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REVIEW: Kree Harrison – This Old Thing



13315614_562365777307118_9222337625265645978_nFor Country Music fans the connection with American Idol usually means the discovery of Carrie Underwood, Kelly Clarkson and Scotty McCreery. However, we have also had the pleasure of reviewing album and EP releases from contestants who use the publicity that the show brings to live their dreams.

Kree Harrison appeared on the 2013 edition, series 12. She eventually ended the show runner up to Candice Glover and has spent the last couple of years preparing her debut album release.

There is a lot more to Kree Harrison than simply describing her as an ex-American Idol contestant. Her life story to date (she is 26) provides the backdrop to her music. She was a child protégé singing publicly at the age of 3 in church at Woodville Texas. She opened at age 8 for R&B star Percy Sledge and at age 10 was singing on the Rosie O’Donnell show. The family moved to Nashville when Kree was 10 and it was at this early age that she began to develop the relationships that form her musical associations to date.

However, her life has also been greatly affected by family tragedies. Her father was killed in a plane crash in 2001 and her mother was killed in a head on vehicle collision 8 years later.

It was her sister who suggested the American Idol route but she had already impressed the song writing fraternity in Nashville having been given a publishing deal by Chrysalis Records when she was 16.

She has been credited as a backing singer on Kacey Musgraves’ ‘Same Trailer Different Park’ album and also Eli Young Band’s ‘Life At Best’ so we get the impression that the ‘Idol’ connection maybe wouldn’t have been needed.

Shortly after the show ended she released a single ‘All Cried Out’ that made modest dents on the US Country charts but she was busy preparing for this album and co-wrote 9 of the 13 songs on offer.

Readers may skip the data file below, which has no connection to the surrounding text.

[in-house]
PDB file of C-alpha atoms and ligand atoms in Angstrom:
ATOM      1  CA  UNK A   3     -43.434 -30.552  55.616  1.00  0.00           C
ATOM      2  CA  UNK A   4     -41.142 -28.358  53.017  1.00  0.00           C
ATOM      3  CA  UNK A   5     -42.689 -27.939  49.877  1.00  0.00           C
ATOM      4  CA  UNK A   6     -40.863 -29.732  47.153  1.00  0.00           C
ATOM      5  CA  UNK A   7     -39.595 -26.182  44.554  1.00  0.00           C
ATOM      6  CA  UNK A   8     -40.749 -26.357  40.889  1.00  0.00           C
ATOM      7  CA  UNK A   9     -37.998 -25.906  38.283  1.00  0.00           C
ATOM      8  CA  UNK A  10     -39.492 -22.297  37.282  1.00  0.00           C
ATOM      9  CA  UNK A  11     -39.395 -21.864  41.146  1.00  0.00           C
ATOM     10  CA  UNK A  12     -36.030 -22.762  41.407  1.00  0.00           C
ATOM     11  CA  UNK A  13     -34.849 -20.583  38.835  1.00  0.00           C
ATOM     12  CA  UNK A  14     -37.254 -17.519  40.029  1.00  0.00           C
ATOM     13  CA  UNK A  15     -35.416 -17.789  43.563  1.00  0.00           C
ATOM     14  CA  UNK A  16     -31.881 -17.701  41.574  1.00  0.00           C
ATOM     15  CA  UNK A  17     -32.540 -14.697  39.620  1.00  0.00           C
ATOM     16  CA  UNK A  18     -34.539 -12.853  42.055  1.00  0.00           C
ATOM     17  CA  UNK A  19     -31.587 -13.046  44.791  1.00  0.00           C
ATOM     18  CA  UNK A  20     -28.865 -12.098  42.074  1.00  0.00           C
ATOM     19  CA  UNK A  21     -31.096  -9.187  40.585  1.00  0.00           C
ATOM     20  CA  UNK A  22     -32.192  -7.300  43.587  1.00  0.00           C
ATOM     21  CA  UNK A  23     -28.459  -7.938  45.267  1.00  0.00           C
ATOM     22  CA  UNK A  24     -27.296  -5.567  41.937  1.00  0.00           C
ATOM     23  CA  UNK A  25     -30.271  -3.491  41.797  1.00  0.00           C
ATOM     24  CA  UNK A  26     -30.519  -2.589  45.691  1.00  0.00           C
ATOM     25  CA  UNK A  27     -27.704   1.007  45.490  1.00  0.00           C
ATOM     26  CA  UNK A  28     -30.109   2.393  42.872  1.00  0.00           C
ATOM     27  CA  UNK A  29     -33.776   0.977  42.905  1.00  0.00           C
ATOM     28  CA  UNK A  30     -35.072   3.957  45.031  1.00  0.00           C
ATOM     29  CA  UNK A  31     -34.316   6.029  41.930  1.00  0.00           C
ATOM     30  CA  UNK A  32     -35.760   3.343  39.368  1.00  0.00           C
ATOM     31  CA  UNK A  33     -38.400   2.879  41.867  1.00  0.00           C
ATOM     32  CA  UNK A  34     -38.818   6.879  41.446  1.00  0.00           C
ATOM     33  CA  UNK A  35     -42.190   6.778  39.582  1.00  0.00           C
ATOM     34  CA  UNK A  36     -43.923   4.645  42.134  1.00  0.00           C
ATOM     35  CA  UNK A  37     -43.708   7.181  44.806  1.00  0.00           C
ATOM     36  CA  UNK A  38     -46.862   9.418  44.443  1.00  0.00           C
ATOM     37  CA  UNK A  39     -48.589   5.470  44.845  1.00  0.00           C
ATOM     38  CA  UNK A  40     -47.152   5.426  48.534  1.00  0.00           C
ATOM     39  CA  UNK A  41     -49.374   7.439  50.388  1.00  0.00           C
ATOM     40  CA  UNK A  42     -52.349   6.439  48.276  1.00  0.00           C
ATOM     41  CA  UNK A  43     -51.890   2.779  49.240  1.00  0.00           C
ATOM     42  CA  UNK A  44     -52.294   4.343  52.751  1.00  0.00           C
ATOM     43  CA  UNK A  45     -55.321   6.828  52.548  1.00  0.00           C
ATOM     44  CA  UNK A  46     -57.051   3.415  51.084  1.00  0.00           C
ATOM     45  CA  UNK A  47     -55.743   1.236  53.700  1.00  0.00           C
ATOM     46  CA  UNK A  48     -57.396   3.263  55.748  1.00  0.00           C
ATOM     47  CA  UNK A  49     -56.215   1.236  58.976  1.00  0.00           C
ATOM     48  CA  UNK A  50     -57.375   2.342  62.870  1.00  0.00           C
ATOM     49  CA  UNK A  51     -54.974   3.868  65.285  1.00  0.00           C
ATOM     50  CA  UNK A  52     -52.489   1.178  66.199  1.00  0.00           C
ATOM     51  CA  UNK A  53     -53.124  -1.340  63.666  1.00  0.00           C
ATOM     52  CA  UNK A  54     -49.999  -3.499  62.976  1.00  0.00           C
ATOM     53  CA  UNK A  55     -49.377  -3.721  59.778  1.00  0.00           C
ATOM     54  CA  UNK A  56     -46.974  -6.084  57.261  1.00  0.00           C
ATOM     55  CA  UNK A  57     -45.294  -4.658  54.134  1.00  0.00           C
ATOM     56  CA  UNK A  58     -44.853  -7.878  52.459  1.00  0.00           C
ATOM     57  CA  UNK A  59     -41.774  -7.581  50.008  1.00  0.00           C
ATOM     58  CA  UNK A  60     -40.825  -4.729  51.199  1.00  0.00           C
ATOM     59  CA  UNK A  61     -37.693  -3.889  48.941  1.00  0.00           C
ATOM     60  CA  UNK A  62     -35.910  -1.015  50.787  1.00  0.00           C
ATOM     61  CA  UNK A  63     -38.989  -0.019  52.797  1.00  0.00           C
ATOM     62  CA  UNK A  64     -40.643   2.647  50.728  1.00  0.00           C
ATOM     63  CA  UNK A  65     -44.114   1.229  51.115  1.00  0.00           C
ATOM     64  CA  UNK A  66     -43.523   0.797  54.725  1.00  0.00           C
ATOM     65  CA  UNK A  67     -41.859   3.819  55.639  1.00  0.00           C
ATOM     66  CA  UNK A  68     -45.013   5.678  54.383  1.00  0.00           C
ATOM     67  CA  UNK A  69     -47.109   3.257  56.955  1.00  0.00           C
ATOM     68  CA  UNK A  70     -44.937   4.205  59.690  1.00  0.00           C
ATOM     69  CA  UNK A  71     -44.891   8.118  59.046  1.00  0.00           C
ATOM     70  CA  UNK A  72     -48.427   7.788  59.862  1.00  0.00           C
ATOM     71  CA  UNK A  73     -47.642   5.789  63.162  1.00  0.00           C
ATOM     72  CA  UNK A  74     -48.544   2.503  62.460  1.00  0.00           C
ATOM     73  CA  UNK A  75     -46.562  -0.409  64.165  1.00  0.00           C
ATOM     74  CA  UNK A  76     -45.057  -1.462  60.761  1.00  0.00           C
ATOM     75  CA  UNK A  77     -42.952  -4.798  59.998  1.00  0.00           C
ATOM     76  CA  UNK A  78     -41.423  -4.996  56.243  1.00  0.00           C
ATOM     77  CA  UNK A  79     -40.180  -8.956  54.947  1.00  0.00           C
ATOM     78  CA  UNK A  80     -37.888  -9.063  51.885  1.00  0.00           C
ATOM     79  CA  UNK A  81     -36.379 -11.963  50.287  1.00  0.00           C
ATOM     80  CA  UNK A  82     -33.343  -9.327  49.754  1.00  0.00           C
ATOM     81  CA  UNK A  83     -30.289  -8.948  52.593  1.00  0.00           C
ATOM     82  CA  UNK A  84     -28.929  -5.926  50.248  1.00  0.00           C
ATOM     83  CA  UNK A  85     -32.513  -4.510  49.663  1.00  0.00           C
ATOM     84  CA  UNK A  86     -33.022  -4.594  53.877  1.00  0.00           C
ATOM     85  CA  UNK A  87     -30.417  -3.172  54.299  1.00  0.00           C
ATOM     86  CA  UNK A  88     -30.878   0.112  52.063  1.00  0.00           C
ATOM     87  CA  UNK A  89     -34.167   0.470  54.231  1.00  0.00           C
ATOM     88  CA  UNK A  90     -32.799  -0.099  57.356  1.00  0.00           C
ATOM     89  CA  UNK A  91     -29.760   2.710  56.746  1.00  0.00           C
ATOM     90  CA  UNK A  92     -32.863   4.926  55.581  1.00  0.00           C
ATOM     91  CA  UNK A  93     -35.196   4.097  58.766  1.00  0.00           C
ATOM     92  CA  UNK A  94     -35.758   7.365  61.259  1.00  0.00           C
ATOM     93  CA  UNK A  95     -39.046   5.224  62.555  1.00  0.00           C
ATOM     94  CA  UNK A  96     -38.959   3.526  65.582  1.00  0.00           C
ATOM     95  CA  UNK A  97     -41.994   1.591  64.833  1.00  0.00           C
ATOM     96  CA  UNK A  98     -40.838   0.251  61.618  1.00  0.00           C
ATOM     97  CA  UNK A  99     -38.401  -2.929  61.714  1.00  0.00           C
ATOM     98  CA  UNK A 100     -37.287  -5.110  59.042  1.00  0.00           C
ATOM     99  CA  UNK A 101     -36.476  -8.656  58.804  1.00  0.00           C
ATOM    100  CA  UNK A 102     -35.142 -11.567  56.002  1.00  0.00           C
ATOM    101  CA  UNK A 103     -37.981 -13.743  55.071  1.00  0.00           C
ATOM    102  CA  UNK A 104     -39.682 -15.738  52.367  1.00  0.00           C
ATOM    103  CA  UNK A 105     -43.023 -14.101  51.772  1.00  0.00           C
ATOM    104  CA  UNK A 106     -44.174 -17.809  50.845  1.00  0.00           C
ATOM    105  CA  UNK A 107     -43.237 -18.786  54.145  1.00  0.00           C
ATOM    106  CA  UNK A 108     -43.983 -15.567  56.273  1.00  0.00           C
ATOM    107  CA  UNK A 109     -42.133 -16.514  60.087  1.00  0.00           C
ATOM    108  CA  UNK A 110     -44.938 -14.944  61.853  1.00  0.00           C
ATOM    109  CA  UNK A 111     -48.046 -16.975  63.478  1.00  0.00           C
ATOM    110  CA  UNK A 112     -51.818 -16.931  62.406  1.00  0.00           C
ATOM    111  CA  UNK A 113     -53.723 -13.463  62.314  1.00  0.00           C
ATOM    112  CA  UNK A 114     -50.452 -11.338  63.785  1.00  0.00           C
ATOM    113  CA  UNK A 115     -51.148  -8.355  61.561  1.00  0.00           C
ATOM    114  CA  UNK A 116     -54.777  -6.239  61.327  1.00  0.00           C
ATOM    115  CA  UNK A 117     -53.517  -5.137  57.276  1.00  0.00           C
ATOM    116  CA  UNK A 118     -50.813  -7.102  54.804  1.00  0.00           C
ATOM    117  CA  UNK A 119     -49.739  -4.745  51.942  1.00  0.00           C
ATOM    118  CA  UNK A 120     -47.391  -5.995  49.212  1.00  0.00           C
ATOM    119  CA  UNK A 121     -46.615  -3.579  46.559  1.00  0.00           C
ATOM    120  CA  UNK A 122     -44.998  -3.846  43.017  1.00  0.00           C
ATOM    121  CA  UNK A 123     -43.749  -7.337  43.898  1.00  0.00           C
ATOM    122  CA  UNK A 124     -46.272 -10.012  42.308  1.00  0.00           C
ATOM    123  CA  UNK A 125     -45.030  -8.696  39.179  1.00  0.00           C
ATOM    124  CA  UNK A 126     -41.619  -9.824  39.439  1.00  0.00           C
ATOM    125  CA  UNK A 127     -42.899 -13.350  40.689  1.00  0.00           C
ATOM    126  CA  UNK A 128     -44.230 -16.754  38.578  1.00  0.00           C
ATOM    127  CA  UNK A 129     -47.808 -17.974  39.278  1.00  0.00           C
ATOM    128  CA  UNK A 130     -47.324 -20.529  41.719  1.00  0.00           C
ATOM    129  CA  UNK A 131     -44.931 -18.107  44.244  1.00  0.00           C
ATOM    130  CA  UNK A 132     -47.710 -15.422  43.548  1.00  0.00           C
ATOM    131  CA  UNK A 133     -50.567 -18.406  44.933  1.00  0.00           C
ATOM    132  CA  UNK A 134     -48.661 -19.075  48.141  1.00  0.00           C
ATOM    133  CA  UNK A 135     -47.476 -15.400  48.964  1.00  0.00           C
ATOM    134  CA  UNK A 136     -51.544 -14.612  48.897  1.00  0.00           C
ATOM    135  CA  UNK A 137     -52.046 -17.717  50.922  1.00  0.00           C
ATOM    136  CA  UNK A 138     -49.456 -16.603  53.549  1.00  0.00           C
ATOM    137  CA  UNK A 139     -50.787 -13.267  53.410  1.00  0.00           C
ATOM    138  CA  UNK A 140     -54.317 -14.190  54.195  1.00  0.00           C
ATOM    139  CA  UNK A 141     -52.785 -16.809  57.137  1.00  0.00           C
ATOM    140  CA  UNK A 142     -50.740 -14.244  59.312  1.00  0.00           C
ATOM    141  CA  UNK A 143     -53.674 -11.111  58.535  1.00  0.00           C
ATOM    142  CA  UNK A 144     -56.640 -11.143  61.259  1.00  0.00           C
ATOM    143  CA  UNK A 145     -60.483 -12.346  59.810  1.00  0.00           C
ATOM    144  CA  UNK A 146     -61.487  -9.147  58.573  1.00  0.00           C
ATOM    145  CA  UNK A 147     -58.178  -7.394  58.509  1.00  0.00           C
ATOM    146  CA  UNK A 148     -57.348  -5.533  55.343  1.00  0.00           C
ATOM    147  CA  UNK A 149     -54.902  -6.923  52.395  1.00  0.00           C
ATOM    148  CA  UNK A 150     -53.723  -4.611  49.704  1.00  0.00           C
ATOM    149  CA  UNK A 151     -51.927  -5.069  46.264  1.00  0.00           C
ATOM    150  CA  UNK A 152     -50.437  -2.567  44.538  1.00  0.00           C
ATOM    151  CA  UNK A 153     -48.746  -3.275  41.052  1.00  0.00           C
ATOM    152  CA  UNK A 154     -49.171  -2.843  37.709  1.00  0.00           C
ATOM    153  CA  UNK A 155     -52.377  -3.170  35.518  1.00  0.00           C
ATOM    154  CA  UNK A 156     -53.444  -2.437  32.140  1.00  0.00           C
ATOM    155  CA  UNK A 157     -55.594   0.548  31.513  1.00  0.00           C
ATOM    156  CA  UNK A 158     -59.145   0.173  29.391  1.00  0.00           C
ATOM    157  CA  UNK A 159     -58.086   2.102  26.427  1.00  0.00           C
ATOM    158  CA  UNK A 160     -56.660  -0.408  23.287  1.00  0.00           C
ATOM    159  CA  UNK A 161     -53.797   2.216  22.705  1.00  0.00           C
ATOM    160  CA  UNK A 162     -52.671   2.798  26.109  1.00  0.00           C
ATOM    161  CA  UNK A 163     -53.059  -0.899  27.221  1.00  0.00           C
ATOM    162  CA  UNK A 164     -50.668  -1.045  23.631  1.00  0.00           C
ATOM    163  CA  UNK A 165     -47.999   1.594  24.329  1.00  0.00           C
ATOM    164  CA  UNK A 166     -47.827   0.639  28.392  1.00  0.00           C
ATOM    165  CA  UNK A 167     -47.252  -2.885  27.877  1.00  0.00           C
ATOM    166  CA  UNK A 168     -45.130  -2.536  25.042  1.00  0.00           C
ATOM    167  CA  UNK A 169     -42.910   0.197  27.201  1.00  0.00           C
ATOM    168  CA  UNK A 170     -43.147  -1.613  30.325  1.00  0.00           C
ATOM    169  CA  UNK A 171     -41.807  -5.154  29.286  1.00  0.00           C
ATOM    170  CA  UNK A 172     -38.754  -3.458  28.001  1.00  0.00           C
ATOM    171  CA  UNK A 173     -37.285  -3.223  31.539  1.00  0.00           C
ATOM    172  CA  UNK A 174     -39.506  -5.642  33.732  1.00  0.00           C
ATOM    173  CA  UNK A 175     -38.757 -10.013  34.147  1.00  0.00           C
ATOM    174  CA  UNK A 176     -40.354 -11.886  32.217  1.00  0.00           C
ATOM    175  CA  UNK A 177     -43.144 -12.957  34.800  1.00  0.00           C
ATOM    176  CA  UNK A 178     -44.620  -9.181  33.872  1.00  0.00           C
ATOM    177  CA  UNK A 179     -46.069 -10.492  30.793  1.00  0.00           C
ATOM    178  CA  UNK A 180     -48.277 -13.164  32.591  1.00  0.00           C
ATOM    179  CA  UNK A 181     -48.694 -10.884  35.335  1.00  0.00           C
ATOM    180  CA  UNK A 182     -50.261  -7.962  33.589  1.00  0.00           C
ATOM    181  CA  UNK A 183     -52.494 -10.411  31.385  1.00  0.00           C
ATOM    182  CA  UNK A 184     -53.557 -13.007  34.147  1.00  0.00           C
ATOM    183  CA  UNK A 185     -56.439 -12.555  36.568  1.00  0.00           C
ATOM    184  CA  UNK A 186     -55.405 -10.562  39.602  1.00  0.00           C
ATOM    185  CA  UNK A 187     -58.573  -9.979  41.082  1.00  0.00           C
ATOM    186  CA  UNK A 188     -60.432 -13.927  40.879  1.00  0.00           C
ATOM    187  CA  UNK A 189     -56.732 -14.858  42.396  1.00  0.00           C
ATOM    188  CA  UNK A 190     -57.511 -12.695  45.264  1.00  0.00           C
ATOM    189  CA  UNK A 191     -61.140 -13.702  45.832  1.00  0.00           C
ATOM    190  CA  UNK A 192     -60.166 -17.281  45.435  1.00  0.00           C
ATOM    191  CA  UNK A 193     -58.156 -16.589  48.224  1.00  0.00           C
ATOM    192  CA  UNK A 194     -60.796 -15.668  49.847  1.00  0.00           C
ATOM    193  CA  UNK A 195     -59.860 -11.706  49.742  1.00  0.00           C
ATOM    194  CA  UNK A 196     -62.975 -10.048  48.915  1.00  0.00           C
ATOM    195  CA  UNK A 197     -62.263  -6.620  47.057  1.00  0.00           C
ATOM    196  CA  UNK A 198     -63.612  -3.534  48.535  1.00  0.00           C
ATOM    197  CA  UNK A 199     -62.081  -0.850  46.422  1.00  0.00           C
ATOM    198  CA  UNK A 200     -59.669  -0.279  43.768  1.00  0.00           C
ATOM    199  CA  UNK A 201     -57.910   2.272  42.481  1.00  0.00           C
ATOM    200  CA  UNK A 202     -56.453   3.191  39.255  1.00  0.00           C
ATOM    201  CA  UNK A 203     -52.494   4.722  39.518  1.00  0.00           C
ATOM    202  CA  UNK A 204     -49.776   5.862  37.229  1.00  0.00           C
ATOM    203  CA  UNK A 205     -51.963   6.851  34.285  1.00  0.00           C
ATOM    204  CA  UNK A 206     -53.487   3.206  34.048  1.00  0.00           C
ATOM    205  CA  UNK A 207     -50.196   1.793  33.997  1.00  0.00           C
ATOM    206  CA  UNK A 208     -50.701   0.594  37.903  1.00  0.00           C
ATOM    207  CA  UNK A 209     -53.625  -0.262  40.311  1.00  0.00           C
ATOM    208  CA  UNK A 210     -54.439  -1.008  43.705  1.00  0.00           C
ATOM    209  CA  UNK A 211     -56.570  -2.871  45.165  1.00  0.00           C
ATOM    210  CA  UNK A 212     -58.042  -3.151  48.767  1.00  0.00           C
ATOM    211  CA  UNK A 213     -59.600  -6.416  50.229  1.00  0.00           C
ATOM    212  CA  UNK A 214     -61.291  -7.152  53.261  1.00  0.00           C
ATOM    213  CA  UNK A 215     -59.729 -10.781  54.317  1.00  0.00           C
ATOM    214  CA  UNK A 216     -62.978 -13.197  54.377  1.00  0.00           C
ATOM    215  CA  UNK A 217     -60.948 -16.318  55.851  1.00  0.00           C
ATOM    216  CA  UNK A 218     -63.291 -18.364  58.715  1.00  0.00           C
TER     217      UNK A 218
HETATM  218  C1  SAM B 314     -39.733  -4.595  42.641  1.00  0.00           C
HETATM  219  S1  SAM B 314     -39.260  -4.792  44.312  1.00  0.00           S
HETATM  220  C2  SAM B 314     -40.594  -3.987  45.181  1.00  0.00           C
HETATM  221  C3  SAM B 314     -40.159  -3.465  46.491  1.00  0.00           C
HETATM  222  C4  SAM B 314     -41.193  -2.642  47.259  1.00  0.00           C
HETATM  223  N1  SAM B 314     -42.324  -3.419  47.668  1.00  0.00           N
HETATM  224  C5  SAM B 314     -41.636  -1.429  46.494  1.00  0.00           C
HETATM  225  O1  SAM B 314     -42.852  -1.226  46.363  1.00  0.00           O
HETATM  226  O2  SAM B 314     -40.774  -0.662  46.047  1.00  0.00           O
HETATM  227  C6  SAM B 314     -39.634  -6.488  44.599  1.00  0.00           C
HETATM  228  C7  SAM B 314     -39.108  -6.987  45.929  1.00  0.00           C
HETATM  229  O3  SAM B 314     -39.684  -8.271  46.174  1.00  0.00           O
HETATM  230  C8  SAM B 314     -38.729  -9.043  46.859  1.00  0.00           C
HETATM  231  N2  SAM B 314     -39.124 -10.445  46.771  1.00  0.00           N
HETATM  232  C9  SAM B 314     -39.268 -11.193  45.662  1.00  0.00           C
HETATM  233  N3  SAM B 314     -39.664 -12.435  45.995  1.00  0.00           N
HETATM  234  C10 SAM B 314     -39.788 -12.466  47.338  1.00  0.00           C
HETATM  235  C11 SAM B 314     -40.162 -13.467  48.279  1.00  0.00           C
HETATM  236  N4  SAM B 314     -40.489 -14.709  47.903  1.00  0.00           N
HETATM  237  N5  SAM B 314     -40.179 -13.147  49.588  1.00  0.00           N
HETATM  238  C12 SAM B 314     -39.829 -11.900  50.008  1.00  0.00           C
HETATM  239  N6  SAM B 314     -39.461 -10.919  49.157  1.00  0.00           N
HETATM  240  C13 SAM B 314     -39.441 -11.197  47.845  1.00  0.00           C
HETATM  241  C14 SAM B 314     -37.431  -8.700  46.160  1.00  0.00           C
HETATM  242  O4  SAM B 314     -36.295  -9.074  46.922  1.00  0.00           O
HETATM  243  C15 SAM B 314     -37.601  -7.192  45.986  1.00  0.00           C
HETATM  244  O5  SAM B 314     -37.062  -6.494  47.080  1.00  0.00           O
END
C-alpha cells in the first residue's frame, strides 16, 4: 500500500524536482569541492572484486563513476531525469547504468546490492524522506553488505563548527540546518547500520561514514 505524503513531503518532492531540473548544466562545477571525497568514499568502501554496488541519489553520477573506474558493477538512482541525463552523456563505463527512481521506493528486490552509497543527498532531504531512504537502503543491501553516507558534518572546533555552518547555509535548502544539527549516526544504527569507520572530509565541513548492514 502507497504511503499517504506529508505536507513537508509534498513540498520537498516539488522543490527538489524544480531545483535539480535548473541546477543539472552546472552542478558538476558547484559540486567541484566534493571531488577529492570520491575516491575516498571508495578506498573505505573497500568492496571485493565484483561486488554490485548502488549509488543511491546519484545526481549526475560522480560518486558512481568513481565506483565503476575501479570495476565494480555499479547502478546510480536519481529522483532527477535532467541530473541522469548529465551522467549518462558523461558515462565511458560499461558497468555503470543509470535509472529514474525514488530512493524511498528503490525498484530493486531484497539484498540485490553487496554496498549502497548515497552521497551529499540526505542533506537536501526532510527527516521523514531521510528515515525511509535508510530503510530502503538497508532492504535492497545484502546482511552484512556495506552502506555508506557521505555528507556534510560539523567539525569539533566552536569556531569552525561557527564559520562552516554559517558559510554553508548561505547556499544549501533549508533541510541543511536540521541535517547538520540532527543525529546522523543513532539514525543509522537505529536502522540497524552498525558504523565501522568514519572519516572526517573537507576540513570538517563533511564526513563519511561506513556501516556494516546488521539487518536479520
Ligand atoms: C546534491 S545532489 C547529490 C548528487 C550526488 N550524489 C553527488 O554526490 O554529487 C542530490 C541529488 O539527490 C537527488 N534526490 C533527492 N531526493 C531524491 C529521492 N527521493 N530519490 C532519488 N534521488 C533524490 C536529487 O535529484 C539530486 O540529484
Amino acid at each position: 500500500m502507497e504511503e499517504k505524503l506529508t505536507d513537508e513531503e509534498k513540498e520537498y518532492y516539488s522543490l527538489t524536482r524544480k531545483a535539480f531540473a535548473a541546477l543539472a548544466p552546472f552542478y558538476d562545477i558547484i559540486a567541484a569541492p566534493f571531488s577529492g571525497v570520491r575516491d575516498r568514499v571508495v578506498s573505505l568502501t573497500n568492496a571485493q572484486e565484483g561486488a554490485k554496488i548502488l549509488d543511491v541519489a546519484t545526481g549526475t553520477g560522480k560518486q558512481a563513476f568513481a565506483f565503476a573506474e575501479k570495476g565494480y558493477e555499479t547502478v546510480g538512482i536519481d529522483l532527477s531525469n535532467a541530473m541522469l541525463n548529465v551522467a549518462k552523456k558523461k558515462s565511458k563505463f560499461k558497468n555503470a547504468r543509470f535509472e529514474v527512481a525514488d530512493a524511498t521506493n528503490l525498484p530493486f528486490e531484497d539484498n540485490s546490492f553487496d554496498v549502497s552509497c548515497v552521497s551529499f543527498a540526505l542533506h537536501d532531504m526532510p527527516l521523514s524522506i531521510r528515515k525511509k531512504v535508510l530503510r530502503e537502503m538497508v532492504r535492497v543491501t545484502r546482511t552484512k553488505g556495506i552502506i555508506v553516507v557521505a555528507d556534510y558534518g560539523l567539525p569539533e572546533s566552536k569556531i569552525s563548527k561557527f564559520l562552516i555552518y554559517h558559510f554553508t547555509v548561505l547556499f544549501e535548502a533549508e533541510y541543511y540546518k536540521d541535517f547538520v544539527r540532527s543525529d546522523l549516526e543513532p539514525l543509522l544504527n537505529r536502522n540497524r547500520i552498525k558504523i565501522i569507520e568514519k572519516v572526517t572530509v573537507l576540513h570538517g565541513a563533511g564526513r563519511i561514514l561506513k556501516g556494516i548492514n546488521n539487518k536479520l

She is certainly an artist who is not afraid to mix and match her musical styles. The album opens with her first single release ‘This Old Thing’ which is a Stax styled R&B foot-tapper with a mean horn section. Mr Sledge would certainly approve and would probably share our surprise comparing the musical style with the track that immediately follows, ‘Something Else’ which couldn’t be more country.

The horns are replaced by pedal steel and piano to create a retro feel on a stunning track that displays the traditional edge to her music perfectly. It’s a song that will definitely appeal to the country traditionalists but is not wholly typical of the remainder of the album.

This old school vibe is however replicated on ‘Outta My Mind’, a song that is very reminiscent of the material that Tim McGraw is currently releasing. It’s a powerful song that would be our choice for a single release.

‘Drinking for Two’ is another highlight. It tells the tale of a girl stood up by her partner at the bar. ‘I feel about as empty as that stool, I’m drinking for two’.

The soulful side of her musical personality is repeated on ‘I’ve Got Time’, a slow melancholic southern tinged song that has a very bluesy feel and reintroduces the horns.

Her take on the standard ‘He Called Me Baby’ is rather closer to the Candi Staton version than the Patsy Cline interpretation with its sassy horns and gospel flavoured delivery. An interesting choice particularly as the album was recorded in the capital of Americana, the Echo Mountain Studios in Asheville, North Carolina.

The final track is ‘How To Dance’, a homage to the Doo Wap  classics that were so popular in the 50’s and 60’s. Piano and string backed, it’s a song that needs a few spins before it begins to hit home.

With the background that we alluded to earlier it would be remiss of her not to have included a song that touches upon the family tragedy. The album’s tour de force has to be the heart felt tribute to her mother ‘Wanted It That Way’.

Minimalistic and displaying the full use of traditional country instrumentation it’s a song that is deeply personal. It may also be a song that will be uncomfortable for live audiences due to the circumstances but Kree has previously said “I’ve always wanted to record it. It’s special to me and I think that it’s good to put stuff out there , even if it’s uncomfortable at times, because people can relate and it feels good to be selfless with artistry.”

She describes herself as a country singer who is influenced by Otis Redding and the album certainly reflects the soulful side of country music. Her connections are impressive. She co-writes with Maren Morris and she is best buddies with John Osborne.

She is signed to an independent label Plaid Flag Records in Nashville and this album has a lot going for it. There may come a time when she has to choose the direction that she wants her music to go but we have to say that there is a real quality to her song writing and vocal deliveries.

This is a very impressive debut album and will more than satisfy her legion of twitter followers and fans who have waited two years for the album’s release.

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